I had the welcome opportunity to display my bird watching skills yesterday. Daughter Rendy’s floor-to-ceiling windows are occasionally used by errant birds to knock themselves silly. She sent me a picture of the last one. It was obviously an Accipter Striatus, aka Sharp Shinned Hawk, although it wouldn’t be terribly amiss to think Hawk Owl given it’s size and coloring. I immediately dismissed Sparrow Hawk as another possibility given the color of the bird.
Of course, coloration of Accipiter’s can vary with a marked differences between juvenile and mature birds. Oh, my. You don’t suppose I’m wrong? Of course, I’m working from a picture. That could make a difference. I think I’d better check my Audubon book again. I don’t want to be wrong about this. I do wish I had the bird in front of me. Nope. The book still tells me it is an Accipter Striatus…maybe.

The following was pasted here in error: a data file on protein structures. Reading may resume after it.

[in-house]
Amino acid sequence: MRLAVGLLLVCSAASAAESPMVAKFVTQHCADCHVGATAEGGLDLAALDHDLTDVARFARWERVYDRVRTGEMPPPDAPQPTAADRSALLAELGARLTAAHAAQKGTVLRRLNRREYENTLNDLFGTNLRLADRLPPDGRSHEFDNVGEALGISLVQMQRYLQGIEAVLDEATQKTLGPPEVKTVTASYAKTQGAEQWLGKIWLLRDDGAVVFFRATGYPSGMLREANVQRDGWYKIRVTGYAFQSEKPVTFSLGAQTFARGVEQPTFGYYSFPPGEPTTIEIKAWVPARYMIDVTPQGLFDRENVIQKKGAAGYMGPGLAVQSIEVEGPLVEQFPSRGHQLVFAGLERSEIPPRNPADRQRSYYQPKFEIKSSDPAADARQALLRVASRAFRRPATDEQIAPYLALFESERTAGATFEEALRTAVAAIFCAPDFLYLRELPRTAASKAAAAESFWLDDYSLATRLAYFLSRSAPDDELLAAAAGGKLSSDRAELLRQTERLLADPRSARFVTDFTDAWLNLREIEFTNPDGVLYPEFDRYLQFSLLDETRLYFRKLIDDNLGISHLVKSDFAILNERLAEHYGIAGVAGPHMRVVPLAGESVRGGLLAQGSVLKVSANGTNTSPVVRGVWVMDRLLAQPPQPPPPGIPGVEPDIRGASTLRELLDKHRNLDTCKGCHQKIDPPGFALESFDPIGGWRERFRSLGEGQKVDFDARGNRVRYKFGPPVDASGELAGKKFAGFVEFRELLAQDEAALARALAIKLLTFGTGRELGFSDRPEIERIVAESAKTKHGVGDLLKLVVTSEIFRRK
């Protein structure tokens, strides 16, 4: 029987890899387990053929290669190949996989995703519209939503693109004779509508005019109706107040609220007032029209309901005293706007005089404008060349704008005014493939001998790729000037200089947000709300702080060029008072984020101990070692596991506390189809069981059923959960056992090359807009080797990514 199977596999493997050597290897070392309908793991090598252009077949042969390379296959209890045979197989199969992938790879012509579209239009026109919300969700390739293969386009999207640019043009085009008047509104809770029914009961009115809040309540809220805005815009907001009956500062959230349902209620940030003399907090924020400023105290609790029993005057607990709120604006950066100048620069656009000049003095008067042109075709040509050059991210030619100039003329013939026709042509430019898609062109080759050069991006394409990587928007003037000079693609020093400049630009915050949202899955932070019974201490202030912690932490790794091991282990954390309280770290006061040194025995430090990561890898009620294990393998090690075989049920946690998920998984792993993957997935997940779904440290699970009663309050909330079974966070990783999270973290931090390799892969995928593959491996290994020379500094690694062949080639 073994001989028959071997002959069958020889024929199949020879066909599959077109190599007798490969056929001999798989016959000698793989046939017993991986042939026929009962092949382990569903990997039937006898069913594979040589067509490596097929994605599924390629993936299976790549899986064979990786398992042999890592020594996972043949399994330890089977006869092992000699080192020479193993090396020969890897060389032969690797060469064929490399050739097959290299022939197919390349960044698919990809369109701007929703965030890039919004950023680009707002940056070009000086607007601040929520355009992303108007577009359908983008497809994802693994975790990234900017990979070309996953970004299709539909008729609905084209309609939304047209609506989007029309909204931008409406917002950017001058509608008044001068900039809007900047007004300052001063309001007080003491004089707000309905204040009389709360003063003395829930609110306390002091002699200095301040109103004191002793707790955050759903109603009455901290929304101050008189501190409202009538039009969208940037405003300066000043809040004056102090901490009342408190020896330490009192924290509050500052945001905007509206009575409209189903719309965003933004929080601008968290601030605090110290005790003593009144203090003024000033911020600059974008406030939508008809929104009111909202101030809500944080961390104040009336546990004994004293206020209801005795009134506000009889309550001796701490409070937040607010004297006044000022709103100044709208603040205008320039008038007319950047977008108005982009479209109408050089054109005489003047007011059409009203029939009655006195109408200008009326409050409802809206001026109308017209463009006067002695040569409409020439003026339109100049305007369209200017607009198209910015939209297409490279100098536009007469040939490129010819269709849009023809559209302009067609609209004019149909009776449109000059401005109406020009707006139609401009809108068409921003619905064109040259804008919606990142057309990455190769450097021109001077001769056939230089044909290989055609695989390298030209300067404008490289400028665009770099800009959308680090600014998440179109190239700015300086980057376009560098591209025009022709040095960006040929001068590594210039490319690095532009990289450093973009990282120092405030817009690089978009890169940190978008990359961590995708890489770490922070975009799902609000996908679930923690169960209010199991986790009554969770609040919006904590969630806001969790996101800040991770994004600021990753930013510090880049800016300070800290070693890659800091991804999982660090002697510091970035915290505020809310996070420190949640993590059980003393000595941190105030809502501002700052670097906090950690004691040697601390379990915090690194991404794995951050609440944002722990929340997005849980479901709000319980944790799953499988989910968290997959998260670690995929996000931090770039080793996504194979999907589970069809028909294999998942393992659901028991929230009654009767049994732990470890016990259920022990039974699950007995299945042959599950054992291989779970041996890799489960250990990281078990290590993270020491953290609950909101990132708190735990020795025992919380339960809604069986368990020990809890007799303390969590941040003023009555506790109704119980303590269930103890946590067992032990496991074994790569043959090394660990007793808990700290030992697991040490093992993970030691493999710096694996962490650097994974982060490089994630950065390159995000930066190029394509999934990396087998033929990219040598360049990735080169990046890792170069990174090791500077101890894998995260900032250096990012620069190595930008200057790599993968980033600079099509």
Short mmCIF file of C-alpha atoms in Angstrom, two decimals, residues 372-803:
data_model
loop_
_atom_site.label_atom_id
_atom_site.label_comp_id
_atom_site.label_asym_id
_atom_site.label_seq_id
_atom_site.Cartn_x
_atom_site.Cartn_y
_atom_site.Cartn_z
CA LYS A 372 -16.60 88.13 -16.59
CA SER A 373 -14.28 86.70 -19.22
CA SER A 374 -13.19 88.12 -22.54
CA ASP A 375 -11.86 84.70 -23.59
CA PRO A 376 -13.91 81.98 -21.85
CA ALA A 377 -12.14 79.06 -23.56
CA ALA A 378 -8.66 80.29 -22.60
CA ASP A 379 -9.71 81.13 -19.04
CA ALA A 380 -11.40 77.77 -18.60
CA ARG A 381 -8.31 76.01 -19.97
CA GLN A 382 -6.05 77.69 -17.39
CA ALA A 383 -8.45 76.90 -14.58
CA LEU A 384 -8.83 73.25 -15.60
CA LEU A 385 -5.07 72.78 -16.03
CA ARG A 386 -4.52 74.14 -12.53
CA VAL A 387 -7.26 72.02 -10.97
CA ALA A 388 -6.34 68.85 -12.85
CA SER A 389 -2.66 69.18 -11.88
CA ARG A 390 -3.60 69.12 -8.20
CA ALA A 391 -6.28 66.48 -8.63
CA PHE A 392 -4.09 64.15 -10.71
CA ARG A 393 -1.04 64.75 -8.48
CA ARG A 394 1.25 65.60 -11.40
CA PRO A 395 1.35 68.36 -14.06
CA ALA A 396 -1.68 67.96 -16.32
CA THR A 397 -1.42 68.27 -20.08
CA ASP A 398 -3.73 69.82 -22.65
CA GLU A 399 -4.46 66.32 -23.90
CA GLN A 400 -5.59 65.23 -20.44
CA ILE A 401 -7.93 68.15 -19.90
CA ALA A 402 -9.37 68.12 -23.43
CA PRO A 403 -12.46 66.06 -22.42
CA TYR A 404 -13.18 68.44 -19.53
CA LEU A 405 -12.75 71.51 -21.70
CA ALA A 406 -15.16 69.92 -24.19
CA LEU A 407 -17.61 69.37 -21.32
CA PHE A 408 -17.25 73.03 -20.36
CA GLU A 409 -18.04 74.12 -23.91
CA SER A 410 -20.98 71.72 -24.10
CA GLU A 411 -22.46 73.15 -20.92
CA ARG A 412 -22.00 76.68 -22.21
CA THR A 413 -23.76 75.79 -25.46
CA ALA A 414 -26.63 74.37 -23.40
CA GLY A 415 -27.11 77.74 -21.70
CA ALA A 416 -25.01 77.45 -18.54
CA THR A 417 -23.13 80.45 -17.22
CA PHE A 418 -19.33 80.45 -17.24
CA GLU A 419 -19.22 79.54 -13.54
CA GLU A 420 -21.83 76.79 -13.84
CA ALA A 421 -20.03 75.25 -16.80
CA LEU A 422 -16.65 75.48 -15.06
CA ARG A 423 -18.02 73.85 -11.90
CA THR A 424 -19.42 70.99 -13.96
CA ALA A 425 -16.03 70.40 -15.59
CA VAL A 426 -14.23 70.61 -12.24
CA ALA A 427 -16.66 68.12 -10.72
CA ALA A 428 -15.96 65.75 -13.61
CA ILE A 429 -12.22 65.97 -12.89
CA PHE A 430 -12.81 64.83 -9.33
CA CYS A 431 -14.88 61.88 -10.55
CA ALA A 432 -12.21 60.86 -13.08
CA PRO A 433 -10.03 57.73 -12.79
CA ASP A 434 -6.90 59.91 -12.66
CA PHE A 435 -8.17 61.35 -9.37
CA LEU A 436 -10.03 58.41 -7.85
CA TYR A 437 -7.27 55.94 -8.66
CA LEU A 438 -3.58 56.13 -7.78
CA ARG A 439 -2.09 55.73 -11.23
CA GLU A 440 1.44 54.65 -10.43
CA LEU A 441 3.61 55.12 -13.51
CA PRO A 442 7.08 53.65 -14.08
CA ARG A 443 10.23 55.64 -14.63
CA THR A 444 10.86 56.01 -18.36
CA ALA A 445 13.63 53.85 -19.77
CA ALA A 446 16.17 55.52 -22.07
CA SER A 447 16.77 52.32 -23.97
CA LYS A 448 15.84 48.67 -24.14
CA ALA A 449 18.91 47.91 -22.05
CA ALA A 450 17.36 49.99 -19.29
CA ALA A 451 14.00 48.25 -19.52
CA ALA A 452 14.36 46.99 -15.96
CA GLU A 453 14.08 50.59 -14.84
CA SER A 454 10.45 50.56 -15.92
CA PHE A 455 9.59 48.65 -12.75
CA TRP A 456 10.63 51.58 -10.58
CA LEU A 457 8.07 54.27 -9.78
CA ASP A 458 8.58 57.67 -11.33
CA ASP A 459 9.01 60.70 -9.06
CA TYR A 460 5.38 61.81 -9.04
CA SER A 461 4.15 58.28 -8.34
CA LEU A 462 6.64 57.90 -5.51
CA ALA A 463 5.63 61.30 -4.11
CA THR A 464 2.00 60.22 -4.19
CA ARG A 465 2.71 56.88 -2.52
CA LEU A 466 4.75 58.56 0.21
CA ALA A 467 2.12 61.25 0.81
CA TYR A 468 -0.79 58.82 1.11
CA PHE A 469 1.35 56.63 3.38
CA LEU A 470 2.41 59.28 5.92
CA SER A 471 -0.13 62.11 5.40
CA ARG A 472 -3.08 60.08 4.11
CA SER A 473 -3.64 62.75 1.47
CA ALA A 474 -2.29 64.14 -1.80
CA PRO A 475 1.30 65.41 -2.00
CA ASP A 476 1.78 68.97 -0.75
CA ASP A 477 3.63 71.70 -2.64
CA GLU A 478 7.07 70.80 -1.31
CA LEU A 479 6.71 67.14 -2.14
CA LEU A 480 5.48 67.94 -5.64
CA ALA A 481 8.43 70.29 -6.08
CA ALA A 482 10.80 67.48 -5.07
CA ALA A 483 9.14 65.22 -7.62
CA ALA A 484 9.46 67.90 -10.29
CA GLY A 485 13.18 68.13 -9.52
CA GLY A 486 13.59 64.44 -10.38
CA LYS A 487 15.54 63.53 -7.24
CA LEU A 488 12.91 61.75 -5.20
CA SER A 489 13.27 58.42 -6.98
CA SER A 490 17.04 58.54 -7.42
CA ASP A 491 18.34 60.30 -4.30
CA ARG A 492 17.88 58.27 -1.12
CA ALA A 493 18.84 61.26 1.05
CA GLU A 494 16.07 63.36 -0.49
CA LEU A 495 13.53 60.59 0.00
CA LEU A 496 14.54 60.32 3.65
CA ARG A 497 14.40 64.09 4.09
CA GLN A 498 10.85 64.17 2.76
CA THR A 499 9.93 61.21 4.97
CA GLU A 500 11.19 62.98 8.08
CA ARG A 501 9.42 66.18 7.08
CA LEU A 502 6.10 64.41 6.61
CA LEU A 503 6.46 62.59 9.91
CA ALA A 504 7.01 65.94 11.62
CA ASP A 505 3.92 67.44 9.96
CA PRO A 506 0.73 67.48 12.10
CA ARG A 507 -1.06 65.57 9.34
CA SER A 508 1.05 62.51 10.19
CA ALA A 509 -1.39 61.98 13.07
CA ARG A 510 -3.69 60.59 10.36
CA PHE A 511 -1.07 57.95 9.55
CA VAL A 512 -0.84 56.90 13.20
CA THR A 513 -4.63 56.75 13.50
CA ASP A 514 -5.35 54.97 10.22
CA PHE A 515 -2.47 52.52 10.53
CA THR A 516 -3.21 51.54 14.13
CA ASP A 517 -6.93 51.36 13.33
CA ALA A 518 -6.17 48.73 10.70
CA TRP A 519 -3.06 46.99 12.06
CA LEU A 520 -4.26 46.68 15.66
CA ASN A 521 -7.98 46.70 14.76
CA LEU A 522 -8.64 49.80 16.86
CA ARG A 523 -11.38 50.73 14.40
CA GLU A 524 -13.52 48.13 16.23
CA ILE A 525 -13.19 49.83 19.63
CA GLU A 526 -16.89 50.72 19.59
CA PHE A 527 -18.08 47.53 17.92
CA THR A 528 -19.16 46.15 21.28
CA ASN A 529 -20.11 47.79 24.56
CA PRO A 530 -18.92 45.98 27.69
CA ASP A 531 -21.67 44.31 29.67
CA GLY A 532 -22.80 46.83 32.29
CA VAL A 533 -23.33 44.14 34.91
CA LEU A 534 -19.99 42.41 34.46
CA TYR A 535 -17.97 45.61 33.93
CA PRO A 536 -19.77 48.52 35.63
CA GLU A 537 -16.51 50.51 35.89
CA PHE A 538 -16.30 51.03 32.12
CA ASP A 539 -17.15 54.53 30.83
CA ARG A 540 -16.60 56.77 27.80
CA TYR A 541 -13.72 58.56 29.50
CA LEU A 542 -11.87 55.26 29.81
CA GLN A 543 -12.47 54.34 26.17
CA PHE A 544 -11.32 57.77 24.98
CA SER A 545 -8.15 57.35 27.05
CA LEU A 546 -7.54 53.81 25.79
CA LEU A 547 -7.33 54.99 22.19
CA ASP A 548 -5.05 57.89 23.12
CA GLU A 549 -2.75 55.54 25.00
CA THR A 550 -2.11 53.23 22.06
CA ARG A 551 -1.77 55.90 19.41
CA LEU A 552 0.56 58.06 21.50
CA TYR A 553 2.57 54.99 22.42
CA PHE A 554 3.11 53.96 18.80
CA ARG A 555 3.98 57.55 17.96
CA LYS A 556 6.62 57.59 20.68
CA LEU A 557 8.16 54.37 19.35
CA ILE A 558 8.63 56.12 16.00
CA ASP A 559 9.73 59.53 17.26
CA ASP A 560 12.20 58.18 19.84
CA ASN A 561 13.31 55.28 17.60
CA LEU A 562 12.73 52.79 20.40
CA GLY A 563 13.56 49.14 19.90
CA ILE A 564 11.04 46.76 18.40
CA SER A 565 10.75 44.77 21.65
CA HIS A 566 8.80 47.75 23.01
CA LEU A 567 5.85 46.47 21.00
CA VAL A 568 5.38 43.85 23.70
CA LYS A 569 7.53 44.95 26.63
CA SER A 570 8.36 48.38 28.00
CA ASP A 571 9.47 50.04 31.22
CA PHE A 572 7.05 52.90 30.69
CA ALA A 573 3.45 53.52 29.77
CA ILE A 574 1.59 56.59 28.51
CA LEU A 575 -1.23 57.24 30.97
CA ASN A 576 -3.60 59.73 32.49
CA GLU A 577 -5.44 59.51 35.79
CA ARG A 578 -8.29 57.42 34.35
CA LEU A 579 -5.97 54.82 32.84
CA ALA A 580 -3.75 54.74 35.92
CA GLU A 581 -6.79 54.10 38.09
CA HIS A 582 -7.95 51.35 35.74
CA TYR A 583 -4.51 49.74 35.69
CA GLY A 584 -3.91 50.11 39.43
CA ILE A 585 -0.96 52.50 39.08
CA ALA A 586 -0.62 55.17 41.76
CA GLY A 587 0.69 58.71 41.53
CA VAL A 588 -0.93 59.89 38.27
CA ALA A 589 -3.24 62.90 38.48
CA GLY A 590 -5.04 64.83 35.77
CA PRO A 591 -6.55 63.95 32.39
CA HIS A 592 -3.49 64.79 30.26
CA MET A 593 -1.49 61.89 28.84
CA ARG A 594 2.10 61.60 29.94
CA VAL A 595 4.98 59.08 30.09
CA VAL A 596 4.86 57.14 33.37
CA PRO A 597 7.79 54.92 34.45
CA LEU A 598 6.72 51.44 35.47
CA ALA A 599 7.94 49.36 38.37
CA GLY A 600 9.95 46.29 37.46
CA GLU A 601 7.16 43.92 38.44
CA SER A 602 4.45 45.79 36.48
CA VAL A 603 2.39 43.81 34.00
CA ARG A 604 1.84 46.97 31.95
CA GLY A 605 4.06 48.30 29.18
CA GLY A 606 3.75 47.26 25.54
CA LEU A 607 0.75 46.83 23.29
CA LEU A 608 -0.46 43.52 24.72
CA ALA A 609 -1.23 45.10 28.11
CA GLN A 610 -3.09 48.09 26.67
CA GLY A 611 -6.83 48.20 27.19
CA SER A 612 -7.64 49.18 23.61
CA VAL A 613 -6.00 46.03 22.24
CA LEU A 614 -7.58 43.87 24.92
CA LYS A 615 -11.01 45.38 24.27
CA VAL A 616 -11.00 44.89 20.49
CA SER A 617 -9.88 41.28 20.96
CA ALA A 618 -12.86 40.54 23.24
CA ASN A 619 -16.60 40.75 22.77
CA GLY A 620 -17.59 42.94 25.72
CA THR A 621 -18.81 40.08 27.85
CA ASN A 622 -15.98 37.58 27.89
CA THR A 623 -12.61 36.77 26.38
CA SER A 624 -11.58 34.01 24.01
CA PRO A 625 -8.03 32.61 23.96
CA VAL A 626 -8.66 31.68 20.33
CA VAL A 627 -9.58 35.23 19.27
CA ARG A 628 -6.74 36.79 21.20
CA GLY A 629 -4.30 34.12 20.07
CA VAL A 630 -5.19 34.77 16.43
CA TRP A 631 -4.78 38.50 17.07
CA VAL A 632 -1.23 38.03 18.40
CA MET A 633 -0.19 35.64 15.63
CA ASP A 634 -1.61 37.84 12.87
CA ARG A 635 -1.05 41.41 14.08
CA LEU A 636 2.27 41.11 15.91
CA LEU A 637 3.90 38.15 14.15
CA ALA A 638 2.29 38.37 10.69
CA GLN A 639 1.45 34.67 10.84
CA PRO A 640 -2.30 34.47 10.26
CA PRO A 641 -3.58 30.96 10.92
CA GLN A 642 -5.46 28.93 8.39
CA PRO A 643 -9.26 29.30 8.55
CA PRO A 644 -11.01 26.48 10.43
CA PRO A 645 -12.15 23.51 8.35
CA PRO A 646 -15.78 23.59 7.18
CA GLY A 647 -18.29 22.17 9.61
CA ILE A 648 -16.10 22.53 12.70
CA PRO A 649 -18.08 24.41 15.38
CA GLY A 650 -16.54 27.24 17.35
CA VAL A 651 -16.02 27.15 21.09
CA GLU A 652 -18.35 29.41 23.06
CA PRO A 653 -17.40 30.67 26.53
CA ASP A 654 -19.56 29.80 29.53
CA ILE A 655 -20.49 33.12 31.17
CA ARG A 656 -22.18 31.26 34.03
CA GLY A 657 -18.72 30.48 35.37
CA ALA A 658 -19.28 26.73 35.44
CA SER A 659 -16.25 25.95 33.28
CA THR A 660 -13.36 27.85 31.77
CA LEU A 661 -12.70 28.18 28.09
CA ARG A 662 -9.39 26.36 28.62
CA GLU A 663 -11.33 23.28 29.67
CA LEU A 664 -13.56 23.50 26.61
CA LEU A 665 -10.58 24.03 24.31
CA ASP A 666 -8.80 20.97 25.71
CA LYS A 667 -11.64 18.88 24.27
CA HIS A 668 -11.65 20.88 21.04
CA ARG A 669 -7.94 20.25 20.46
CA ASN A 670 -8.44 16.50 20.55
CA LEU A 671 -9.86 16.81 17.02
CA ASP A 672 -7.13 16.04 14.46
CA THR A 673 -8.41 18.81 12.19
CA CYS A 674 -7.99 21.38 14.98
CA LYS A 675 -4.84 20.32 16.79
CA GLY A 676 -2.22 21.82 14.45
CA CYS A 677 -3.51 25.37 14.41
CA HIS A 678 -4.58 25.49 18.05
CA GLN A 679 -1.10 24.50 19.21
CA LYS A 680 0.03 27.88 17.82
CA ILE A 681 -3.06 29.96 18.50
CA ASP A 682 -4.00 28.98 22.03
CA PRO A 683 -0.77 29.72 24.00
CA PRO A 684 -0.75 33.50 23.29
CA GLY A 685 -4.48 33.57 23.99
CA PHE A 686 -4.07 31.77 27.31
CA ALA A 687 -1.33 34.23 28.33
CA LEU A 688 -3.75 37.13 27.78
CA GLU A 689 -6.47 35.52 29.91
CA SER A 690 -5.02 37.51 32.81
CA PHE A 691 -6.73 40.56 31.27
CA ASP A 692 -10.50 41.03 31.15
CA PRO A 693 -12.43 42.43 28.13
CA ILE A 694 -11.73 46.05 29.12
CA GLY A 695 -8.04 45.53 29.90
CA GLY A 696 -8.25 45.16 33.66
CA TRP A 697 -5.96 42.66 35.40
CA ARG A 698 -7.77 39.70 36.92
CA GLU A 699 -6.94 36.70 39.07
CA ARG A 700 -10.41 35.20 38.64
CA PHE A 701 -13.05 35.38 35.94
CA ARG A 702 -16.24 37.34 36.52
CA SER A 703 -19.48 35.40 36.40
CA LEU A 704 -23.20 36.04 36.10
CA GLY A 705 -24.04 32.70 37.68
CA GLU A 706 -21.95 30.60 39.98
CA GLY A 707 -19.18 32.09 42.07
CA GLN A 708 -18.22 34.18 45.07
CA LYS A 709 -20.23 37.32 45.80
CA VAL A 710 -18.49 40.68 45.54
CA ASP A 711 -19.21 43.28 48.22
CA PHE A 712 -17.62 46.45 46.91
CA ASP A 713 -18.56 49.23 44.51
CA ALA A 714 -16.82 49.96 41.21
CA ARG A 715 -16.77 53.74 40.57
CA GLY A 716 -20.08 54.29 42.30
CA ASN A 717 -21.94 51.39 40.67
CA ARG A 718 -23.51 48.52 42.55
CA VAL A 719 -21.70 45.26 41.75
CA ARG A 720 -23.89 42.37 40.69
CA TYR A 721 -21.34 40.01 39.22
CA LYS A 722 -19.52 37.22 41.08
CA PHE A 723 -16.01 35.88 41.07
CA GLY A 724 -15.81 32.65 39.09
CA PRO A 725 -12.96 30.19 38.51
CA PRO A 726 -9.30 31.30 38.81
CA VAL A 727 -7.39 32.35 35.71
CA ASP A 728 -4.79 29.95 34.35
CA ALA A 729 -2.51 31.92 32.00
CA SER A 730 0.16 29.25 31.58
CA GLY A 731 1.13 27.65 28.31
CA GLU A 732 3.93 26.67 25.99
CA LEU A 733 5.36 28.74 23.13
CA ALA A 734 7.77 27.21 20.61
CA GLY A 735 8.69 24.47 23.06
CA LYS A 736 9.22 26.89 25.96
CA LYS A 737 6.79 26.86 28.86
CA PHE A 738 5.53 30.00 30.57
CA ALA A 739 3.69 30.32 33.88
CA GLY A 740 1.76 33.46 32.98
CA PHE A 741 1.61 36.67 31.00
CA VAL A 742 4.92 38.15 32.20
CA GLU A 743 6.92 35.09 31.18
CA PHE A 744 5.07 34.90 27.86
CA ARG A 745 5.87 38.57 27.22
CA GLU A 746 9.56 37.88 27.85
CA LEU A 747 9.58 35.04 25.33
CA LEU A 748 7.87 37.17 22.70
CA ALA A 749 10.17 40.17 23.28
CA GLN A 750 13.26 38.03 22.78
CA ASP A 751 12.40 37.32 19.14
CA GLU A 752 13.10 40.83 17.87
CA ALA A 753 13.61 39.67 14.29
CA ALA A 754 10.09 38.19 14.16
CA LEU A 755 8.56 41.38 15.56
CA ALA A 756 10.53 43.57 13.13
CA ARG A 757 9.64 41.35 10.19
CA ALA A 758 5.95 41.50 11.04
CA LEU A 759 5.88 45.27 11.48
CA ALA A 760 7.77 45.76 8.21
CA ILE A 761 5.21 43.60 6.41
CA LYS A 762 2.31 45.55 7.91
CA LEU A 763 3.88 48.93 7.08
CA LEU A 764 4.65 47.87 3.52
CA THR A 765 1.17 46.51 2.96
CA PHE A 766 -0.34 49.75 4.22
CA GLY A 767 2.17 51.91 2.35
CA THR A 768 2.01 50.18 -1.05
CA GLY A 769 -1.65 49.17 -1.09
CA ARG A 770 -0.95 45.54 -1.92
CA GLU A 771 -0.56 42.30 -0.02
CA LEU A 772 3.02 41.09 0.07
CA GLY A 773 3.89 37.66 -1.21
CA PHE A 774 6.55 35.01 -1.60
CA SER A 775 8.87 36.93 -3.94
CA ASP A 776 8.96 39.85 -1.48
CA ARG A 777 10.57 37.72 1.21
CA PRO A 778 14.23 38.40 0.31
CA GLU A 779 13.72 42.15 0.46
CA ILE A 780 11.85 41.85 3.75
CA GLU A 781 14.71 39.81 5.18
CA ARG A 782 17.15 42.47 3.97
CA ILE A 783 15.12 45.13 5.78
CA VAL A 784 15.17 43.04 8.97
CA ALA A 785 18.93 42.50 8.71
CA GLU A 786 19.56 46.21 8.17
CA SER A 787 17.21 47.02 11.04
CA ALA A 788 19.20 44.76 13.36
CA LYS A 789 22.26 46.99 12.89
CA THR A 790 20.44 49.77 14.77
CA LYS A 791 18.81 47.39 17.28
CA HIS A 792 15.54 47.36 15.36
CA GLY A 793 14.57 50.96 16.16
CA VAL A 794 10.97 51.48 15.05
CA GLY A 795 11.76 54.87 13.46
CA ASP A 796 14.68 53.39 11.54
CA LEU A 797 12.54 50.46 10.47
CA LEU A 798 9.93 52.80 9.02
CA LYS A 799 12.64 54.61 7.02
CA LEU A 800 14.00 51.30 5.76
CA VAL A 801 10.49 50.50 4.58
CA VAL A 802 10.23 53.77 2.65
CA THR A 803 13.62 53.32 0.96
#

Enough of this indecision and doubt. I’ve decided I really need to simplify this hawk identification business. Maybe I’ll go back to an earlier time when there were bald eagles, ospreys, red-tailed hawks, and sparrow hawks (which included all Accipiters). The rest were simply chicken hawks that had no Latin names whatsoever. So, if you see a big bird sailing overhead and it isn’t a bald eagle or a buzzard, nine times out of ten you will be correct if you identify it as a chicken hawk. Now, grab your binoculars and go have some fun.